|Birth:||15th April, 1889|
|Death:||16th May, 1979|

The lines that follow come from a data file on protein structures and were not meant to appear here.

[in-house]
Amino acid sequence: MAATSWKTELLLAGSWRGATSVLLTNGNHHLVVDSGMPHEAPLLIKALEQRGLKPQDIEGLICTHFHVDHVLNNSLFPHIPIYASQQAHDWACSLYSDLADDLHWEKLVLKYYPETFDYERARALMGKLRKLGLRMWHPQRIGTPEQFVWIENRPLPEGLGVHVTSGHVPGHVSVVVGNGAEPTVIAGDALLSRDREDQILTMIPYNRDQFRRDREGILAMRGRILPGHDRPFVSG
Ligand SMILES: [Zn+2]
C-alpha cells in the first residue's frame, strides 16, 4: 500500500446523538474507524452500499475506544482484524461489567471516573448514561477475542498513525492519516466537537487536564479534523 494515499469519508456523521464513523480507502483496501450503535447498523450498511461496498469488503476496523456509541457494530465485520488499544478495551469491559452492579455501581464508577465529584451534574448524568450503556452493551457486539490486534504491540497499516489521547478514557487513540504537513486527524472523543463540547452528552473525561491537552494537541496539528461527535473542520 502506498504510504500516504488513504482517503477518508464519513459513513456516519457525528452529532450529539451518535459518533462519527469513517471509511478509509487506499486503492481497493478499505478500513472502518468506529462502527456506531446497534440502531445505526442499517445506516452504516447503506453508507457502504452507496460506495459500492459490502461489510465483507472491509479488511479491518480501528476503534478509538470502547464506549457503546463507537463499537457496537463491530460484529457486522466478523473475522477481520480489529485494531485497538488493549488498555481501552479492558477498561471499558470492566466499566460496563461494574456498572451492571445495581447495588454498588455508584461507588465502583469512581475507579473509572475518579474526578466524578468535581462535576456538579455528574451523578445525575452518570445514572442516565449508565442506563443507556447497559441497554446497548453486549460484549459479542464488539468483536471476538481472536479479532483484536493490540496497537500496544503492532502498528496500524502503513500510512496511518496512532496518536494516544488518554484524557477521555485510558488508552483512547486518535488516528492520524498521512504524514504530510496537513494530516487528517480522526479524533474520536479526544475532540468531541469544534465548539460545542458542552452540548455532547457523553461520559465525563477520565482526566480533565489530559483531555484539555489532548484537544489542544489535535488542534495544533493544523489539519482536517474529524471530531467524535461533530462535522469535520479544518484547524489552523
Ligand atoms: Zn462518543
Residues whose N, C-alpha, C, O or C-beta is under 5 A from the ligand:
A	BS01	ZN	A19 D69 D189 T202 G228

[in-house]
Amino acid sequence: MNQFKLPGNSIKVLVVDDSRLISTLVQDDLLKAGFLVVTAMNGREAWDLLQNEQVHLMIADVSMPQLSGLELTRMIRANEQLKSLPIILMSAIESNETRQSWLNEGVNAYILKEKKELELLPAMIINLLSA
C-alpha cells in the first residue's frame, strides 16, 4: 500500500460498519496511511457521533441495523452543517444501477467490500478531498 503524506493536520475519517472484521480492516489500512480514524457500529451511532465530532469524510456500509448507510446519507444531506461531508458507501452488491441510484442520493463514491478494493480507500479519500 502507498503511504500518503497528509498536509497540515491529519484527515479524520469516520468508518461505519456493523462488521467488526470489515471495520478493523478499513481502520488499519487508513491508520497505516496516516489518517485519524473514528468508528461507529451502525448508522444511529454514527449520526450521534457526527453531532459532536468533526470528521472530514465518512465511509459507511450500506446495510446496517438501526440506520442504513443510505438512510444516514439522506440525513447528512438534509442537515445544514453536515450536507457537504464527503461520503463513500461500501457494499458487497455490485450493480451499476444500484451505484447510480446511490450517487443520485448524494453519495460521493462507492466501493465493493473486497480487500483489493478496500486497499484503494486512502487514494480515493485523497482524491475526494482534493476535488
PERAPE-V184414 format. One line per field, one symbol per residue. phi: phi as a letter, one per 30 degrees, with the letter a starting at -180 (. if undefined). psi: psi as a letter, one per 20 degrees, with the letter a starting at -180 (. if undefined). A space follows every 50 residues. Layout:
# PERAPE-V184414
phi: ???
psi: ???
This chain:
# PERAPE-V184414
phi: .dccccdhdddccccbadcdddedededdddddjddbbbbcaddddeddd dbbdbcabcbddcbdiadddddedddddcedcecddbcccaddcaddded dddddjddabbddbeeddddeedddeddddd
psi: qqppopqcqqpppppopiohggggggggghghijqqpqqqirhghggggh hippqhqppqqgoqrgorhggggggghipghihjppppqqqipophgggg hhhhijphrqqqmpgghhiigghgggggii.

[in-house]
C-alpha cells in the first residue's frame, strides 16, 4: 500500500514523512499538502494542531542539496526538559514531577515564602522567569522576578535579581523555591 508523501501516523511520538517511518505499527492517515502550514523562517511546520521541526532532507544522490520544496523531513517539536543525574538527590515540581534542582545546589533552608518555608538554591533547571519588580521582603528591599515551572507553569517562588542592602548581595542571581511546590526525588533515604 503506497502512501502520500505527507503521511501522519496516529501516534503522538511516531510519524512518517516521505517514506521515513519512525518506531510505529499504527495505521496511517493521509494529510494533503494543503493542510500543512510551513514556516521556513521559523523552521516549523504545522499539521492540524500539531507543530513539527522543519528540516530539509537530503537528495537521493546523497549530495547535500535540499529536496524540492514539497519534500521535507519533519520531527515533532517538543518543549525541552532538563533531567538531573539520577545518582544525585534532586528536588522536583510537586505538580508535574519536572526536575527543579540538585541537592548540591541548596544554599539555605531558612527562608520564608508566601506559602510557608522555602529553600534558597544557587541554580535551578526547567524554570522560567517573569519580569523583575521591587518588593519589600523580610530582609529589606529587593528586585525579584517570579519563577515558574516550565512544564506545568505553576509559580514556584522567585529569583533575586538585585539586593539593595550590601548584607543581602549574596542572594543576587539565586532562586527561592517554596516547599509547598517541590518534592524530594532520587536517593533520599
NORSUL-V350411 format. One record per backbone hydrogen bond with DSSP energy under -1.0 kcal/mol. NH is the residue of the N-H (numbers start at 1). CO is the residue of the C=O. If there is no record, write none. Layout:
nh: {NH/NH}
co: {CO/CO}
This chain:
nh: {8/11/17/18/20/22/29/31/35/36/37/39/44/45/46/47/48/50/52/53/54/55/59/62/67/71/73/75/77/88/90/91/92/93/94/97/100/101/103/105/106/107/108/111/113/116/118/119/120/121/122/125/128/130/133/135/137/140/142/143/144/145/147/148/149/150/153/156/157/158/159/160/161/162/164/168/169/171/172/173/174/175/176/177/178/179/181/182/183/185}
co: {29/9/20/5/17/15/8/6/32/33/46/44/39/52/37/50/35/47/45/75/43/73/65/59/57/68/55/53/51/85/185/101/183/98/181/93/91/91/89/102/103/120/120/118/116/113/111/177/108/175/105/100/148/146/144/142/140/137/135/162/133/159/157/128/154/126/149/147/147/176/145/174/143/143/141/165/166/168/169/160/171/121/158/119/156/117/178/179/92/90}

Asa Philip Randolph was a leader in the African-American civil-rights movement, the American labor movement and socialist political parties. He organized and led the Brotherhood of Sleeping Car Porters, the first predominantly Black labor union. In the early civil-rights movement, Randolph led the March on Washington Movement, which convinced President Franklin D. Roosevelt to issue Executive Order 8802 in 1941, banning discrimination in the defense industries during World War II. After the war Randolph pressured President Harry S. Truman to issue Executive Order 9981 in 1948, ending segregation in the armed services. In 1963, Randolph was the head of the March on Washington, which was organized by Bayard Rustin, at which Reverend Martin Luther King, Jr. delivered his "I Have A Dream" speech. Randolph inspired the Freedom budget, sometimes called the "Randolph Freedom budget", which aimed to deal with the economic problems facing the Black community, particularly workers and the unemployed. Randolph maintained the Brotherhood's affiliation with the American Federation of Labor through the 1955 AFL-CIO merger.
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